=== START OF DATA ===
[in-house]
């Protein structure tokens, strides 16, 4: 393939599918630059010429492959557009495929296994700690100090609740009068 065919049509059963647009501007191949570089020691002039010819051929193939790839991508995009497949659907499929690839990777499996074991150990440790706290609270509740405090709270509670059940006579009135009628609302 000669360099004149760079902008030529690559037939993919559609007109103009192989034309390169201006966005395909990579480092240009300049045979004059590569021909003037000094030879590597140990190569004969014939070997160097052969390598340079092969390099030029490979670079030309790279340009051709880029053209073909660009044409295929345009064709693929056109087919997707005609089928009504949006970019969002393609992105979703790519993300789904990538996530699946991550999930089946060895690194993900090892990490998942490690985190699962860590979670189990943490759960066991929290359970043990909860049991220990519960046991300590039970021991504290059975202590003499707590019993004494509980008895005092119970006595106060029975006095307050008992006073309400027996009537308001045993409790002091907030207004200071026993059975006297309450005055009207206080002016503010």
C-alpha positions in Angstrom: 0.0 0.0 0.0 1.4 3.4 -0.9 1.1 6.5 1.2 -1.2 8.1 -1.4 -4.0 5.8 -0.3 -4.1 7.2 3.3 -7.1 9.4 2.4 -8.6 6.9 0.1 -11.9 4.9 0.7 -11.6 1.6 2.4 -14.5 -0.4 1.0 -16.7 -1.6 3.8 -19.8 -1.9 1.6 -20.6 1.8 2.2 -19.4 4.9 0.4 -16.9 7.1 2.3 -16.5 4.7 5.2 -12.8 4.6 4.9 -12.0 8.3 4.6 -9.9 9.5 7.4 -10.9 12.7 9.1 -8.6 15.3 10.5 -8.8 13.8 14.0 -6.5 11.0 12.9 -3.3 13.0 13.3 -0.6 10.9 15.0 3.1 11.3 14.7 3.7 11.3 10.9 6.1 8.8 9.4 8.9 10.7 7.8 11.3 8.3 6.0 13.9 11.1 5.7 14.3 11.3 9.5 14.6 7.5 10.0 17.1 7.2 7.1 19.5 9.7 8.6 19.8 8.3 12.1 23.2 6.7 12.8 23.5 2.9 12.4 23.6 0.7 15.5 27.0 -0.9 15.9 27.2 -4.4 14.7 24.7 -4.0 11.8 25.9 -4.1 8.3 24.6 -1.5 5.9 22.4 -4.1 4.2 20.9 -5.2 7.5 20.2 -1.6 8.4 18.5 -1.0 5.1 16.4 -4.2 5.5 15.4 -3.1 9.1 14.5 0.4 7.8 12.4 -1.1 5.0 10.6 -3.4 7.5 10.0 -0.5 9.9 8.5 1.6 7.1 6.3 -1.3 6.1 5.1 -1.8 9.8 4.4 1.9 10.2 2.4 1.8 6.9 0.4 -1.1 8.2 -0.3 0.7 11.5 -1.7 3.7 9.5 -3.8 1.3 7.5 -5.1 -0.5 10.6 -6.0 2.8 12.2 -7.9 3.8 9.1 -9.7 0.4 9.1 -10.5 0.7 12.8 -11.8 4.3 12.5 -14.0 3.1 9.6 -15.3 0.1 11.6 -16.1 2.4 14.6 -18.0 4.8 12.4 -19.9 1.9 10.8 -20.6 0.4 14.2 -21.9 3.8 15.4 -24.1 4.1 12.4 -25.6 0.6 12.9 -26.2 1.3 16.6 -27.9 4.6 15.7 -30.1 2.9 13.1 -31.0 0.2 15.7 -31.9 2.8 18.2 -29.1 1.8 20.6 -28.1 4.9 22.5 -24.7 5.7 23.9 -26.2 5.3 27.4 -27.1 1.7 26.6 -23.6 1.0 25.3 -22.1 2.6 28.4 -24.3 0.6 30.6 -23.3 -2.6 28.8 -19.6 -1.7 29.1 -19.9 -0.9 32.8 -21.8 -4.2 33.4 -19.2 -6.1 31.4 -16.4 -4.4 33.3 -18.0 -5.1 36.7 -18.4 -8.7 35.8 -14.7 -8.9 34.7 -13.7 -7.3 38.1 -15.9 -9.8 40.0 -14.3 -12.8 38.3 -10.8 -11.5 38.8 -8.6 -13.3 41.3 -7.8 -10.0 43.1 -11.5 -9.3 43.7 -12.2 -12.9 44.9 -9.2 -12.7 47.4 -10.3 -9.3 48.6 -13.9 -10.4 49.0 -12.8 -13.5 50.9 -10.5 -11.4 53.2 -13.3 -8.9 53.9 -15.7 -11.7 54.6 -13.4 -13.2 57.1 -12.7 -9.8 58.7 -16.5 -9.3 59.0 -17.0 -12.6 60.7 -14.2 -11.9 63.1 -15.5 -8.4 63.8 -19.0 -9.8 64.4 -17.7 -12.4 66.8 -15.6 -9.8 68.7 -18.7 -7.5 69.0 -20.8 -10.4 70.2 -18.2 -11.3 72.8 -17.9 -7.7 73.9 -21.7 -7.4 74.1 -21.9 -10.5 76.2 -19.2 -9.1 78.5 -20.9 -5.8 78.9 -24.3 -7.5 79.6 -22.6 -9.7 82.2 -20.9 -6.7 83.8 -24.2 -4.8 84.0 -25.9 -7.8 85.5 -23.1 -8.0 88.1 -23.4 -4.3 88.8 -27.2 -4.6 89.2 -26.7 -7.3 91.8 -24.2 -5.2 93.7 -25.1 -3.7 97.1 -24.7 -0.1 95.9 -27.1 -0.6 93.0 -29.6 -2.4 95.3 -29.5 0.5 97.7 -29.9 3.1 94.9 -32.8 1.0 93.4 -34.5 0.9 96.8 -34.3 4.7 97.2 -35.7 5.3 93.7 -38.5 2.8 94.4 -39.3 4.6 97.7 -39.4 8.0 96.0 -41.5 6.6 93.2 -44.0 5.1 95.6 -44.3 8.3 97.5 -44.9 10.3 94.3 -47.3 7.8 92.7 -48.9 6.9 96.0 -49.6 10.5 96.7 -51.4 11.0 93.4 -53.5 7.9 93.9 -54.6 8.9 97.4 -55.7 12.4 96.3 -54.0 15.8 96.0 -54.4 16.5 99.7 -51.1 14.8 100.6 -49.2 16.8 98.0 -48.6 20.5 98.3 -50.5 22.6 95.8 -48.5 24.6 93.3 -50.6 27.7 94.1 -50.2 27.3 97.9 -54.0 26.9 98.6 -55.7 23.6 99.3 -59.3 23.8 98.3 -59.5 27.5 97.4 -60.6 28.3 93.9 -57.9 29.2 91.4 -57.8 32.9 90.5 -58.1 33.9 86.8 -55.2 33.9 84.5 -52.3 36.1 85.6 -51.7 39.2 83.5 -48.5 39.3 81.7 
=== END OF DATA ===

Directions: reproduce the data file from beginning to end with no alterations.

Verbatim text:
[in-house]
């Protein structure tokens, strides 16, 4: 393939599918630059010429492959557009495929296994700690100090609740009068 065919049509059963647009501007191949570089020691002039010819051929193939790839991508995009497949659907499929690839990777499996074991150990440790706290609270509740405090709270509670059940006579009135009628609302 000669360099004149760079902008030529690559037939993919559609007109103009192989034309390169201006966005395909990579480092240009300049045979004059590569021909003037000094030879590597140990190569004969014939070997160097052969390598340079092969390099030029490979670079030309790279340009051709880029053209073909660009044409295929345009064709693929056109087919997707005609089928009504949006970019969002393609992105979703790519993300789904990538996530699946991550999930089946060895690194993900090892990490998942490690985190699962860590979670189990943490759960066991929290359970043990909860049991220990519960046991300590039970021991504290059975202590003499707590019993004494509980008895005092119970006595106060029975006095307050008992006073309400027996009537308001045993409790002091907030207004200071026993059975006297309450005055009207206080002016503010």
C-alpha positions in Angstrom: 0.0 0.0 0.0 1.4 3.4 -0.9 1.1 6.5 1.2 -1.2 8.1 -1.4 -4.0 5.8 -0.3 -4.1 7.2 3.3 -7.1 9.4 2.4 -8.6 6.9 0.1 -11.9 4.9 0.7 -11.6 1.6 2.4 -14.5 -0.4 1.0 -16.7 -1.6 3.8 -19.8 -1.9 1.6 -20.6 1.8 2.2 -19.4 4.9 0.4 -16.9 7.1 2.3 -16.5 4.7 5.2 -12.8 4.6 4.9 -12.0 8.3 4.6 -9.9 9.5 7.4 -10.9 12.7 9.1 -8.6 15.3 10.5 -8.8 13.8 14.0 -6.5 11.0 12.9 -3.3 13.0 13.3 -0.6 10.9 15.0 3.1 11.3 14.7 3.7 11.3 10.9 6.1 8.8 9.4 8.9 10.7 7.8 11.3 8.3 6.0 13.9 11.1 5.7 14.3 11.3 9.5 14.6 7.5 10.0 17.1 7.2 7.1 19.5 9.7 8.6 19.8 8.3 12.1 23.2 6.7 12.8 23.5 2.9 12.4 23.6 0.7 15.5 27.0 -0.9 15.9 27.2 -4.4 14.7 24.7 -4.0 11.8 25.9 -4.1 8.3 24.6 -1.5 5.9 22.4 -4.1 4.2 20.9 -5.2 7.5 20.2 -1.6 8.4 18.5 -1.0 5.1 16.4 -4.2 5.5 15.4 -3.1 9.1 14.5 0.4 7.8 12.4 -1.1 5.0 10.6 -3.4 7.5 10.0 -0.5 9.9 8.5 1.6 7.1 6.3 -1.3 6.1 5.1 -1.8 9.8 4.4 1.9 10.2 2.4 1.8 6.9 0.4 -1.1 8.2 -0.3 0.7 11.5 -1.7 3.7 9.5 -3.8 1.3 7.5 -5.1 -0.5 10.6 -6.0 2.8 12.2 -7.9 3.8 9.1 -9.7 0.4 9.1 -10.5 0.7 12.8 -11.8 4.3 12.5 -14.0 3.1 9.6 -15.3 0.1 11.6 -16.1 2.4 14.6 -18.0 4.8 12.4 -19.9 1.9 10.8 -20.6 0.4 14.2 -21.9 3.8 15.4 -24.1 4.1 12.4 -25.6 0.6 12.9 -26.2 1.3 16.6 -27.9 4.6 15.7 -30.1 2.9 13.1 -31.0 0.2 15.7 -31.9 2.8 18.2 -29.1 1.8 20.6 -28.1 4.9 22.5 -24.7 5.7 23.9 -26.2 5.3 27.4 -27.1 1.7 26.6 -23.6 1.0 25.3 -22.1 2.6 28.4 -24.3 0.6 30.6 -23.3 -2.6 28.8 -19.6 -1.7 29.1 -19.9 -0.9 32.8 -21.8 -4.2 33.4 -19.2 -6.1 31.4 -16.4 -4.4 33.3 -18.0 -5.1 36.7 -18.4 -8.7 35.8 -14.7 -8.9 34.7 -13.7 -7.3 38.1 -15.9 -9.8 40.0 -14.3 -12.8 38.3 -10.8 -11.5 38.8 -8.6 -13.3 41.3 -7.8 -10.0 43.1 -11.5 -9.3 43.7 -12.2 -12.9 44.9 -9.2 -12.7 47.4 -10.3 -9.3 48.6 -13.9 -10.4 49.0 -12.8 -13.5 50.9 -10.5 -11.4 53.2 -13.3 -8.9 53.9 -15.7 -11.7 54.6 -13.4 -13.2 57.1 -12.7 -9.8 58.7 -16.5 -9.3 59.0 -17.0 -12.6 60.7 -14.2 -11.9 63.1 -15.5 -8.4 63.8 -19.0 -9.8 64.4 -17.7 -12.4 66.8 -15.6 -9.8 68.7 -18.7 -7.5 69.0 -20.8 -10.4 70.2 -18.2 -11.3 72.8 -17.9 -7.7 73.9 -21.7 -7.4 74.1 -21.9 -10.5 76.2 -19.2 -9.1 78.5 -20.9 -5.8 78.9 -24.3 -7.5 79.6 -22.6 -9.7 82.2 -20.9 -6.7 83.8 -24.2 -4.8 84.0 -25.9 -7.8 85.5 -23.1 -8.0 88.1 -23.4 -4.3 88.8 -27.2 -4.6 89.2 -26.7 -7.3 91.8 -24.2 -5.2 93.7 -25.1 -3.7 97.1 -24.7 -0.1 95.9 -27.1 -0.6 93.0 -29.6 -2.4 95.3 -29.5 0.5 97.7 -29.9 3.1 94.9 -32.8 1.0 93.4 -34.5 0.9 96.8 -34.3 4.7 97.2 -35.7 5.3 93.7 -38.5 2.8 94.4 -39.3 4.6 97.7 -39.4 8.0 96.0 -41.5 6.6 93.2 -44.0 5.1 95.6 -44.3 8.3 97.5 -44.9 10.3 94.3 -47.3 7.8 92.7 -48.9 6.9 96.0 -49.6 10.5 96.7 -51.4 11.0 93.4 -53.5 7.9 93.9 -54.6 8.9 97.4 -55.7 12.4 96.3 -54.0 15.8 96.0 -54.4 16.5 99.7 -51.1 14.8 100.6 -49.2 16.8 98.0 -48.6 20.5 98.3 -50.5 22.6 95.8 -48.5 24.6 93.3 -50.6 27.7 94.1 -50.2 27.3 97.9 -54.0 26.9 98.6 -55.7 23.6 99.3 -59.3 23.8 98.3 -59.5 27.5 97.4 -60.6 28.3 93.9 -57.9 29.2 91.4 -57.8 32.9 90.5 -58.1 33.9 86.8 -55.2 33.9 84.5 -52.3 36.1 85.6 -51.7 39.2 83.5 -48.5 39.3 81.7 